Although Alice Rohrwacher (Happy as Lazzaro) has directed two episodes of the series adaptation of Elena Ferrante’s My Brilliant Friend, she hasn’t overseen a series of her own—until now. There Will Be a Time will explore the worlds conjured in Italian folktales. “For several years now, I’ve been collecting impressions of the world of the storytellers who populated the streets, squares, and festivals of Italy until the second half of the twentieth century,” Rohrwacher explains in a statement. “Film footage, photographs, storyboards, fliers with song lyrics, fortune cards: from all this material came the desire to create an anthology of their journeys and storytelling. On the one hand to explore the vast world of the Italian fairy tale, and on the other to re-experience life on the streets of Italy in the late 1950s.”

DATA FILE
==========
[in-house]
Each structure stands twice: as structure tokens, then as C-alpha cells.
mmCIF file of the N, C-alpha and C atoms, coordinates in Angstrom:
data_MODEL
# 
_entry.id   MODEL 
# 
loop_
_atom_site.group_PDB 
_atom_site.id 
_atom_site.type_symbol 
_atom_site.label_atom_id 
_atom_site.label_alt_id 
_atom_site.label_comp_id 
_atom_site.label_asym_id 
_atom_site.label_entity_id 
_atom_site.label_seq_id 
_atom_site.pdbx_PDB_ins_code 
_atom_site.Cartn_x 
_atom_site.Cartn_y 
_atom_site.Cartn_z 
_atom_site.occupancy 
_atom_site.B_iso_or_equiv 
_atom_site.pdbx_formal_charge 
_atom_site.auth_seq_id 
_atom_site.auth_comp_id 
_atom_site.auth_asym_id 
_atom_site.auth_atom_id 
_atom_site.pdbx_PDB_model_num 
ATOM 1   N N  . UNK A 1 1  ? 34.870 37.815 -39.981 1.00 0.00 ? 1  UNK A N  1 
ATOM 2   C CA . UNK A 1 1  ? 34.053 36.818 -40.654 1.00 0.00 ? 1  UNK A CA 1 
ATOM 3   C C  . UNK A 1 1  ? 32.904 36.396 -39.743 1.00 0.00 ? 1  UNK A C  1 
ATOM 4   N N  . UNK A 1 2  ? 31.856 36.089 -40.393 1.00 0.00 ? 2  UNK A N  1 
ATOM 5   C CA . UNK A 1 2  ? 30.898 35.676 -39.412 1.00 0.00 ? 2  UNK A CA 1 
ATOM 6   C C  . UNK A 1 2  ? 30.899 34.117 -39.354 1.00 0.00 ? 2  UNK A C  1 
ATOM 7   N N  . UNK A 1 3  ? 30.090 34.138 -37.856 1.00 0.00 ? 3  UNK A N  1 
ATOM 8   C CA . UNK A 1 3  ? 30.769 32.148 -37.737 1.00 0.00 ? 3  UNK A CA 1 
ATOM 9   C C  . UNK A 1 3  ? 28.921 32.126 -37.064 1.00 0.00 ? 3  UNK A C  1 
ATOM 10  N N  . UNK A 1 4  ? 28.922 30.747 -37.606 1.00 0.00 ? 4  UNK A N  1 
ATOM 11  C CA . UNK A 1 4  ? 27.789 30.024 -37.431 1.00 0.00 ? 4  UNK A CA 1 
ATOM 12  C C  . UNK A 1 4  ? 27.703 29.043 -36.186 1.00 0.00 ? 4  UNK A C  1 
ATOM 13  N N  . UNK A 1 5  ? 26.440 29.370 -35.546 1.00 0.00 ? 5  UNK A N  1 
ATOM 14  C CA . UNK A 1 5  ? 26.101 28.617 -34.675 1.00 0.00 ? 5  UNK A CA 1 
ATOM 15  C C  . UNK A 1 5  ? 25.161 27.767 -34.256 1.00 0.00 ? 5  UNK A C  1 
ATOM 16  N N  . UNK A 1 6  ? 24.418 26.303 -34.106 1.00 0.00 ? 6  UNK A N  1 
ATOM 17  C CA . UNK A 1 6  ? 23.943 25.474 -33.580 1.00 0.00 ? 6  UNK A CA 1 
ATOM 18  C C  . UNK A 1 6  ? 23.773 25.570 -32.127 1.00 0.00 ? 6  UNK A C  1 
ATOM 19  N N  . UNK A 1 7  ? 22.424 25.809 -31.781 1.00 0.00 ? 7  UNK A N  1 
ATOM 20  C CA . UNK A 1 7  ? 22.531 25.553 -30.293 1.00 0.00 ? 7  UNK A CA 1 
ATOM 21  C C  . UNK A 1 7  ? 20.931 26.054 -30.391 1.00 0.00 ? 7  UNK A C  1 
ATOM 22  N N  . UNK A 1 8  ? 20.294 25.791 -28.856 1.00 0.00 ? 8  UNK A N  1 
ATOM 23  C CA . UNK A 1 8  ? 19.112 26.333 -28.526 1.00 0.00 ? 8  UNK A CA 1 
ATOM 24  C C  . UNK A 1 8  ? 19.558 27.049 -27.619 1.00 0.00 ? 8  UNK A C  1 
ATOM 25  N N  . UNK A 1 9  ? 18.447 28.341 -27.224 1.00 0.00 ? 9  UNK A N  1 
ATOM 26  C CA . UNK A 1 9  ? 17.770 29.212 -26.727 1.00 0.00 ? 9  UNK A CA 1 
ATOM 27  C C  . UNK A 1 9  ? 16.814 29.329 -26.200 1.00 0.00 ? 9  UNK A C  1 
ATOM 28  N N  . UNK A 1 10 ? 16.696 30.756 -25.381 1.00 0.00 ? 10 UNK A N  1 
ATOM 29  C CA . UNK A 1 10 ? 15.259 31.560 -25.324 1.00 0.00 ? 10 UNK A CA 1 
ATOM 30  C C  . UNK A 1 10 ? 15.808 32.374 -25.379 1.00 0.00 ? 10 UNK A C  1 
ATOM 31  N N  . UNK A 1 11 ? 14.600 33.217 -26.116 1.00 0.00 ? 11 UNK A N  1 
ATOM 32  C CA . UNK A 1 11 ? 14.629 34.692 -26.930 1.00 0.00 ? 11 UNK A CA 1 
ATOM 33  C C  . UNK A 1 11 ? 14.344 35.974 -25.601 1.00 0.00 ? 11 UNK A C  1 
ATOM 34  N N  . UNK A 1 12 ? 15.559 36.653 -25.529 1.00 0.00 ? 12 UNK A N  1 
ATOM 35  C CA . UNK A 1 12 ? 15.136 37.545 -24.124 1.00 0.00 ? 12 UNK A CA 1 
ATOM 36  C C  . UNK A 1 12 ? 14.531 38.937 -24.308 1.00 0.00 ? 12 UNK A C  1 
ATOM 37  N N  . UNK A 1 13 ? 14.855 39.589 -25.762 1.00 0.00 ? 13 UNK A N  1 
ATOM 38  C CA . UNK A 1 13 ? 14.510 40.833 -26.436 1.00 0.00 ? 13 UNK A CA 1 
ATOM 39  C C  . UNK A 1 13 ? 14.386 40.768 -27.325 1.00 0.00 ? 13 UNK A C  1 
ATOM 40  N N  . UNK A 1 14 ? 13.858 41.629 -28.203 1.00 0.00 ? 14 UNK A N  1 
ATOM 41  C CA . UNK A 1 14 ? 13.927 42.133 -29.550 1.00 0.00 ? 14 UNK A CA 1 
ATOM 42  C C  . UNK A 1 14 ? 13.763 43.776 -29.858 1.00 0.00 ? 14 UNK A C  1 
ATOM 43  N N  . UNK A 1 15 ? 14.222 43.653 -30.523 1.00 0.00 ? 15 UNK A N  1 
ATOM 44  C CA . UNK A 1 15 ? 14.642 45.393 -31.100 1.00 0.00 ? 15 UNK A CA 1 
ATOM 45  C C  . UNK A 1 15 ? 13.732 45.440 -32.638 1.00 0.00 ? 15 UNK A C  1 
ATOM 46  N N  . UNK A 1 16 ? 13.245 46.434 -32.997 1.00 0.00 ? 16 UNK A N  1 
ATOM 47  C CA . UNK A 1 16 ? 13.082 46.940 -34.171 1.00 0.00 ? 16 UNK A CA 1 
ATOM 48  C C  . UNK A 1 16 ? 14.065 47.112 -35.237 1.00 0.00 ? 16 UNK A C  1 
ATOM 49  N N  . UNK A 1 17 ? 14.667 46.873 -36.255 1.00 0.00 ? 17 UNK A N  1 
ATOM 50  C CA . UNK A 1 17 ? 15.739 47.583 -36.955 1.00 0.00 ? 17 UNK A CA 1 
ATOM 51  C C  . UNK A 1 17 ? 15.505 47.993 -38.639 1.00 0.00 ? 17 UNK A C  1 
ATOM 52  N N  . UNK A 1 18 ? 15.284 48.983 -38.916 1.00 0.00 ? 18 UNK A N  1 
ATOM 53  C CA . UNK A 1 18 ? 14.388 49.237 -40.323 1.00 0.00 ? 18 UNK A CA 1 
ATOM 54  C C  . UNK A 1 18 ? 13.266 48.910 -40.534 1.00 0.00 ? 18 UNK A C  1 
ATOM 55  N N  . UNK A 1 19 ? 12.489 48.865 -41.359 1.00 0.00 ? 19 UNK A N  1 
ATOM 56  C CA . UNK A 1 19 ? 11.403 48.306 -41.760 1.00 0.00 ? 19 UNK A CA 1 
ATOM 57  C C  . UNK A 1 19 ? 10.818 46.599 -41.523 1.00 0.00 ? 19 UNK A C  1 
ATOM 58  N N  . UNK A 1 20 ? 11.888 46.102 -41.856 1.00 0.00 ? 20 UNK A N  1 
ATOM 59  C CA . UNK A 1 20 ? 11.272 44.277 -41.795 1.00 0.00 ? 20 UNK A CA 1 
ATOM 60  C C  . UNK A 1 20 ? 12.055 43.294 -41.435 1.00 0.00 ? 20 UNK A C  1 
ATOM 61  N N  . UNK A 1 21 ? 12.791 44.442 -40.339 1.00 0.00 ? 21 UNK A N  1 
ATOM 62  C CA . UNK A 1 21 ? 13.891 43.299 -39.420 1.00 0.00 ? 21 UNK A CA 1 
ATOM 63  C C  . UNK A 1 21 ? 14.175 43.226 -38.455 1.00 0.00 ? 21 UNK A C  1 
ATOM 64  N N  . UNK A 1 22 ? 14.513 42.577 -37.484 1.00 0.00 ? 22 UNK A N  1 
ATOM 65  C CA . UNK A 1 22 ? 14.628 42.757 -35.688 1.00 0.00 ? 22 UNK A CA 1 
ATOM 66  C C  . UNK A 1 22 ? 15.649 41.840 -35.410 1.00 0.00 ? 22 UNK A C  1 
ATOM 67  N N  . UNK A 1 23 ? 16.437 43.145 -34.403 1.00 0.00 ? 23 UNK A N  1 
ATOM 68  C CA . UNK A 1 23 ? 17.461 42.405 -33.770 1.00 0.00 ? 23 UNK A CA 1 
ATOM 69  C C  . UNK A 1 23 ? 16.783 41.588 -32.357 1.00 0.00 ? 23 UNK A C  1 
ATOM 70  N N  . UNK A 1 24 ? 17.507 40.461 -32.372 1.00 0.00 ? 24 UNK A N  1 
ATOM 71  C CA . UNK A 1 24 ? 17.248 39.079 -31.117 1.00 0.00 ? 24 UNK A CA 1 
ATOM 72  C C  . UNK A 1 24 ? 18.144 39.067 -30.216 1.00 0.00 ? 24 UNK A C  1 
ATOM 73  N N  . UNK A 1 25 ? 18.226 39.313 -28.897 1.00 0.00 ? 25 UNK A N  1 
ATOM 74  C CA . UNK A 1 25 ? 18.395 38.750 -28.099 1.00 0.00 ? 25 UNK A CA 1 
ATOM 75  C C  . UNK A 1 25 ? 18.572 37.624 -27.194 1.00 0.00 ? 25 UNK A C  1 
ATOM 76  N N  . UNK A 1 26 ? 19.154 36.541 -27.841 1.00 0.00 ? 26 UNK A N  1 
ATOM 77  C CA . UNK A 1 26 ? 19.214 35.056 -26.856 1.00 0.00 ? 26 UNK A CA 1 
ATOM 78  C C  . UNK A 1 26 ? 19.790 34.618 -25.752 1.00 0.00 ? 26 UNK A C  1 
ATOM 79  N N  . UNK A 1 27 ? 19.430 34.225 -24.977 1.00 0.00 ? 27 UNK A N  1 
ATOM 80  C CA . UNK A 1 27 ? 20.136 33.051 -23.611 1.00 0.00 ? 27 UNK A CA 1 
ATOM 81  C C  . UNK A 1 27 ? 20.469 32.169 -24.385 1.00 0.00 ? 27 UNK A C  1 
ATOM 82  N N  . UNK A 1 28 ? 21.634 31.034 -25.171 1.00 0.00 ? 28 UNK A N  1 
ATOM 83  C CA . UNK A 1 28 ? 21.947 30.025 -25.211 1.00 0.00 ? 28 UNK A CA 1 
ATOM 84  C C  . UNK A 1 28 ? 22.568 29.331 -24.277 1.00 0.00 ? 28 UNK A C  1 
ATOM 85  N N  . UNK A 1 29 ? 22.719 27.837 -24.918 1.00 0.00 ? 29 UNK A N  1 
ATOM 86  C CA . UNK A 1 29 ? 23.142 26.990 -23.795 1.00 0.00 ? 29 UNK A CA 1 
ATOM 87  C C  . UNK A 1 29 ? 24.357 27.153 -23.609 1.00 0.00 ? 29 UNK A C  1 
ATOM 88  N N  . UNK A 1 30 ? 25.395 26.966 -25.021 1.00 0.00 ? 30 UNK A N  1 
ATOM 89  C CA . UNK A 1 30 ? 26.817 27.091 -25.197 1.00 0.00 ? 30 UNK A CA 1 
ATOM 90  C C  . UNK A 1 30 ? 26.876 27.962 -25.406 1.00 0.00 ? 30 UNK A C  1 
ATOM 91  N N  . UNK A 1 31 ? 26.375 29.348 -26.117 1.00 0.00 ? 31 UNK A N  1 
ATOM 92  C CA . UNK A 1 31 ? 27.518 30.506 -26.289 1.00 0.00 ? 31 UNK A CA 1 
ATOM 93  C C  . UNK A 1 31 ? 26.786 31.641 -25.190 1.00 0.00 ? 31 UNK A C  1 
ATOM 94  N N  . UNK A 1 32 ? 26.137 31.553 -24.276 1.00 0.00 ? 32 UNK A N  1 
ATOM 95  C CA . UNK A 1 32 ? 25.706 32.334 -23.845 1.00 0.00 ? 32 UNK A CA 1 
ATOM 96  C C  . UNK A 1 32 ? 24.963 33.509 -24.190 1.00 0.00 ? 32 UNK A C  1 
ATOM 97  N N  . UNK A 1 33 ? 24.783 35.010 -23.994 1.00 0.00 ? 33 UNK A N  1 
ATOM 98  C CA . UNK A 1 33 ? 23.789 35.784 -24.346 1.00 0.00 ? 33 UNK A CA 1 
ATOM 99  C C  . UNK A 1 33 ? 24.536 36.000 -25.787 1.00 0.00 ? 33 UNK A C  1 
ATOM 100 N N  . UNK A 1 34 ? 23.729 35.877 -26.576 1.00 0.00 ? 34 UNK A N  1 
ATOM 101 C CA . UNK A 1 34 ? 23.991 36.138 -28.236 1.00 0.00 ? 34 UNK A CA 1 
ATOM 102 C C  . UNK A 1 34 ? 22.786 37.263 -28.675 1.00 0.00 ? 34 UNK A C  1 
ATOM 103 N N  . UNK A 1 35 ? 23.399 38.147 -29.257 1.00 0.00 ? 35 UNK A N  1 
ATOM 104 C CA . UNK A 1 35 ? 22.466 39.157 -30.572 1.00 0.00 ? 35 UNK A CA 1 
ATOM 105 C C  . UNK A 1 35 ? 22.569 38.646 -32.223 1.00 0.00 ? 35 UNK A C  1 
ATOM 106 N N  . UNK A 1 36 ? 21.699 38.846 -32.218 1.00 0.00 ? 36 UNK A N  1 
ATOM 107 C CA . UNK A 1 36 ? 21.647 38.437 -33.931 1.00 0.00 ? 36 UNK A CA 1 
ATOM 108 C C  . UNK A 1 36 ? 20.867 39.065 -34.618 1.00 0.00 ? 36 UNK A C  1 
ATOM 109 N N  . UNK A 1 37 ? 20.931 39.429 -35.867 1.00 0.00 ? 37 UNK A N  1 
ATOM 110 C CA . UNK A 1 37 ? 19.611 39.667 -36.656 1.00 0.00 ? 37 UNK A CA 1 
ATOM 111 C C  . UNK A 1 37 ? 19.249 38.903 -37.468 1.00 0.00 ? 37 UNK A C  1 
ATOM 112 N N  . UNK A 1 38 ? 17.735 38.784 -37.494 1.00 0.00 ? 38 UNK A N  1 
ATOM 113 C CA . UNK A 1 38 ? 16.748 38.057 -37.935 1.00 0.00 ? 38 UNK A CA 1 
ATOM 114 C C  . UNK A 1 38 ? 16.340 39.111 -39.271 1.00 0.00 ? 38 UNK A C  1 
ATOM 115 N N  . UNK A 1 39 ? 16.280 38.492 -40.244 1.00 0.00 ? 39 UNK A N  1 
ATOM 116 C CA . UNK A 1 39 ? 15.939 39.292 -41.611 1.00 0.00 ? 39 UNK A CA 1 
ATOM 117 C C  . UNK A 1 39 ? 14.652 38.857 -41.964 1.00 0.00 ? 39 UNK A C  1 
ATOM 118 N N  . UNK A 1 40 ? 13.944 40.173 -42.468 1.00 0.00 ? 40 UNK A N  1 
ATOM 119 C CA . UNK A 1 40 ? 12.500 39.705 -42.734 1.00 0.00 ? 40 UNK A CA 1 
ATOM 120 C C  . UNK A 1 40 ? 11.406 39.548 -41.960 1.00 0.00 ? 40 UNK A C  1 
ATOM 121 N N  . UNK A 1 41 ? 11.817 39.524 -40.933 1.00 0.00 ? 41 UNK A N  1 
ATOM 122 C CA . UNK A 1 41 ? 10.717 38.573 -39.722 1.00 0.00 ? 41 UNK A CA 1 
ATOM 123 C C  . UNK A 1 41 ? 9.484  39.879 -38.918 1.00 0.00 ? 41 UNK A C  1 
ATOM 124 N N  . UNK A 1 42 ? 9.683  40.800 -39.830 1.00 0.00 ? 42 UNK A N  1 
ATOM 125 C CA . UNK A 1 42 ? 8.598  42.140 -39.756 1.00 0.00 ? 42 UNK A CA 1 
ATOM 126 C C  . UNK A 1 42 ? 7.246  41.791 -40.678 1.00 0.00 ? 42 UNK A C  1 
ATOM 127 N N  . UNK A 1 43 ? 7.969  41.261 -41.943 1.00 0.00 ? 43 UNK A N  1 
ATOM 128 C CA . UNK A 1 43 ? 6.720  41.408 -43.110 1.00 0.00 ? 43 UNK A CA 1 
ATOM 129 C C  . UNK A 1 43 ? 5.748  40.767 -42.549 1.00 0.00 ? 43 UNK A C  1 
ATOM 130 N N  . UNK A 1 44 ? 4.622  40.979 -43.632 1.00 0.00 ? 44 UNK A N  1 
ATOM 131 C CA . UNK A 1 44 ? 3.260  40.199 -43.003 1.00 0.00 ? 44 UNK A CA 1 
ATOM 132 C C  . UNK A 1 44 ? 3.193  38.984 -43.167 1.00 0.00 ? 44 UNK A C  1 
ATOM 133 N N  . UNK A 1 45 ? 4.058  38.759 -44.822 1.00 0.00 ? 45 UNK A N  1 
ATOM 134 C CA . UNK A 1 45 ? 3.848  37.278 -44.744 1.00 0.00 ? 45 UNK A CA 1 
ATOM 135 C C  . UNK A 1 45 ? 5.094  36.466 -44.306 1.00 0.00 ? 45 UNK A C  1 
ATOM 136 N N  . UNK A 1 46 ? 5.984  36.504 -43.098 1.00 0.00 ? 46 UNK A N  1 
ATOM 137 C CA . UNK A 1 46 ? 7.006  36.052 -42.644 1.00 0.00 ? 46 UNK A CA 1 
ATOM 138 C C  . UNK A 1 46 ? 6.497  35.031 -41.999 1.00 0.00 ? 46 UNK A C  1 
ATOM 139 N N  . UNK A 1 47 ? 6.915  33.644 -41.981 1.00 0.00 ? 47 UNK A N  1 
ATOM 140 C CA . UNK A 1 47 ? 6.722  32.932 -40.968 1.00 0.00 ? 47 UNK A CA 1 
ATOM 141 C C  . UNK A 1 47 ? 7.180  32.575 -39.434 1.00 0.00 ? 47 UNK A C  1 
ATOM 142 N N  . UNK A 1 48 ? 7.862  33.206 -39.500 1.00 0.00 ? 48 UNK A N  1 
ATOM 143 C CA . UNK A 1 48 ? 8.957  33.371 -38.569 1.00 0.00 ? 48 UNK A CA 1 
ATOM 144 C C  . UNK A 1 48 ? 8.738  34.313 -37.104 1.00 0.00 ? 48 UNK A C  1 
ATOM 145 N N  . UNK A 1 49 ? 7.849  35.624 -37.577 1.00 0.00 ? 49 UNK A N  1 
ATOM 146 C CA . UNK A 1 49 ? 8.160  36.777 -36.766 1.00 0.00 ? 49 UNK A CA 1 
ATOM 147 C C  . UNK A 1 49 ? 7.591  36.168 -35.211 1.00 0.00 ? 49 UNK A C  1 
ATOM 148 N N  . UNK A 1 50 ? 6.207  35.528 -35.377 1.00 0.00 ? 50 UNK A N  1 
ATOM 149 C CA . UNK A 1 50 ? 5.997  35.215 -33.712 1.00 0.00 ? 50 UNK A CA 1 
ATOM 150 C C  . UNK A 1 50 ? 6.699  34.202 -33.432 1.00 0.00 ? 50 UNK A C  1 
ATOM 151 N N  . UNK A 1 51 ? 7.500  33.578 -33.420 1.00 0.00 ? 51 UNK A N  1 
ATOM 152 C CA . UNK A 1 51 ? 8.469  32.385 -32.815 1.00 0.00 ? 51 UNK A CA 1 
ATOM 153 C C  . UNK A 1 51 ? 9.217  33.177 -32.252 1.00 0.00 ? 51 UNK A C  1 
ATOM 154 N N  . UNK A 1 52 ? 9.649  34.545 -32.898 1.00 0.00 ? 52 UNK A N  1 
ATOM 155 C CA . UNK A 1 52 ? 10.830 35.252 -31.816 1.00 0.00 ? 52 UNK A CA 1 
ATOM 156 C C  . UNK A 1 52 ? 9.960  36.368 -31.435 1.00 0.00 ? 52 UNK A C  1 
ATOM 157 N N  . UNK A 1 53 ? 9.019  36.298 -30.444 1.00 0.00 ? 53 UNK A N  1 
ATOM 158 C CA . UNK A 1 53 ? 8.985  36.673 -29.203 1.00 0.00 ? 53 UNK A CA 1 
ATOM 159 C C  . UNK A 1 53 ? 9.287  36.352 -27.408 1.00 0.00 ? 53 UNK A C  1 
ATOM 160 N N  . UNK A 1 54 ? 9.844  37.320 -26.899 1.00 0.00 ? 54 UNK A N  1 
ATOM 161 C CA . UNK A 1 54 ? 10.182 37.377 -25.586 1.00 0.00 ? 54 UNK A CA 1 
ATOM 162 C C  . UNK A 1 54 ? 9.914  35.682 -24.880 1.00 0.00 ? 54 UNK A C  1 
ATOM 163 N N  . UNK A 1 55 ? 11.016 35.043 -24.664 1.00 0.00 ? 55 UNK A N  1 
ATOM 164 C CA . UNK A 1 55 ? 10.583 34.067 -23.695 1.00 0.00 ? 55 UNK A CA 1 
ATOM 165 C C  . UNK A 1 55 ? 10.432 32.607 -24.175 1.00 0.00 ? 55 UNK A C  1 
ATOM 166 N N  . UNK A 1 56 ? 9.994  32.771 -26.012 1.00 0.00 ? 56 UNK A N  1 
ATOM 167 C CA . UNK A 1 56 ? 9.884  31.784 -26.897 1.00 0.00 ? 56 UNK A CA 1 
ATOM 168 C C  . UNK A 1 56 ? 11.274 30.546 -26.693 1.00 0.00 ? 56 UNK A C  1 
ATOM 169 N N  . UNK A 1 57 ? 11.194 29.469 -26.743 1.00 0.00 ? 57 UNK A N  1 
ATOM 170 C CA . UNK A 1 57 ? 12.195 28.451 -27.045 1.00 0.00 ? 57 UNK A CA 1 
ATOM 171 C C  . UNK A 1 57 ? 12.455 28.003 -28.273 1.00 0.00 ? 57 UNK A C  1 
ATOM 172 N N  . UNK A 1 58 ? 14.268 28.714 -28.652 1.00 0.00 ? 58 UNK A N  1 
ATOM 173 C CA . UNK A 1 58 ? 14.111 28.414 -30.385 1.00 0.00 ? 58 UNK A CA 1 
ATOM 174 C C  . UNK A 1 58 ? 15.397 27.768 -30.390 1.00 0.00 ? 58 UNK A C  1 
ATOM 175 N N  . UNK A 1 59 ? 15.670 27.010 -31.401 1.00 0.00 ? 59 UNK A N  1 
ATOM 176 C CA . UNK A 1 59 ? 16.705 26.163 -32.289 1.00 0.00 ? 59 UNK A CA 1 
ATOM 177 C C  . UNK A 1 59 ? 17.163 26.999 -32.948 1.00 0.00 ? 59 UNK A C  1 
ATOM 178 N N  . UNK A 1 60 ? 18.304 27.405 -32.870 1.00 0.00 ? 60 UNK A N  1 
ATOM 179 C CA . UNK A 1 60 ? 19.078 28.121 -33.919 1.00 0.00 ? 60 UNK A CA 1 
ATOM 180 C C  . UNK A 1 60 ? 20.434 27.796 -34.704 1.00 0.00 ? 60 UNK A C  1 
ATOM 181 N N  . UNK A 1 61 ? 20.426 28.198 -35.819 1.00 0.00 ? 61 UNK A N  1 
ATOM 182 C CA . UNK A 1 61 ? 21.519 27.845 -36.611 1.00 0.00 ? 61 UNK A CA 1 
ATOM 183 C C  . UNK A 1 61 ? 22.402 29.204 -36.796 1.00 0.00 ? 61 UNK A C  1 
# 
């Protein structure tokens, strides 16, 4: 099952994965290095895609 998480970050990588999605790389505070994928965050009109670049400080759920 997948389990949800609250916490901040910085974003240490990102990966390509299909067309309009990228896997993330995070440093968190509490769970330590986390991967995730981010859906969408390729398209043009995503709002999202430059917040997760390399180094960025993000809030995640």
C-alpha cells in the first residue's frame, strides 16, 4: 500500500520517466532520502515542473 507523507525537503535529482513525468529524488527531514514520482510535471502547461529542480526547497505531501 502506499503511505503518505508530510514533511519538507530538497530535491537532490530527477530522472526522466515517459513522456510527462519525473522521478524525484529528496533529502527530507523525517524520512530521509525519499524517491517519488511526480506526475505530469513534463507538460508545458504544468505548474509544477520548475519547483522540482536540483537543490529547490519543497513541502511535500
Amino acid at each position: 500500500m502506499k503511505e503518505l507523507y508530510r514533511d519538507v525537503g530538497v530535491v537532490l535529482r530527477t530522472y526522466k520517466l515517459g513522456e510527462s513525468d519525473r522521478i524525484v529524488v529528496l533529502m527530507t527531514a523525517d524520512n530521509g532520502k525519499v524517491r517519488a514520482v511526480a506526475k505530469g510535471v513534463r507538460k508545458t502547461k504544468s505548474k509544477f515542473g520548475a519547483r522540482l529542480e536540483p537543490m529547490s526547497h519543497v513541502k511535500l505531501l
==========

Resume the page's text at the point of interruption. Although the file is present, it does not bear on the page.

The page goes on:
Andrew Haigh, who wrote and directed several episodes of Looking a few years ago, has also had the opportunity to oversee a new show: The North Water, a five-part limited series that premiered in the U.S. and UK a couple of weeks ago. Set in the 1850s and adapted from Ian McGuire’s 2016 novel, The North Water stars Colin Farrell as a whaler and Jack O’Connell as a ship’s surgeon. In the New York Times,Mike Hale finds that this “intelligent, beautifully filmed mini-series” has “strong family ties to the work of Joseph Conrad and Werner Herzog.”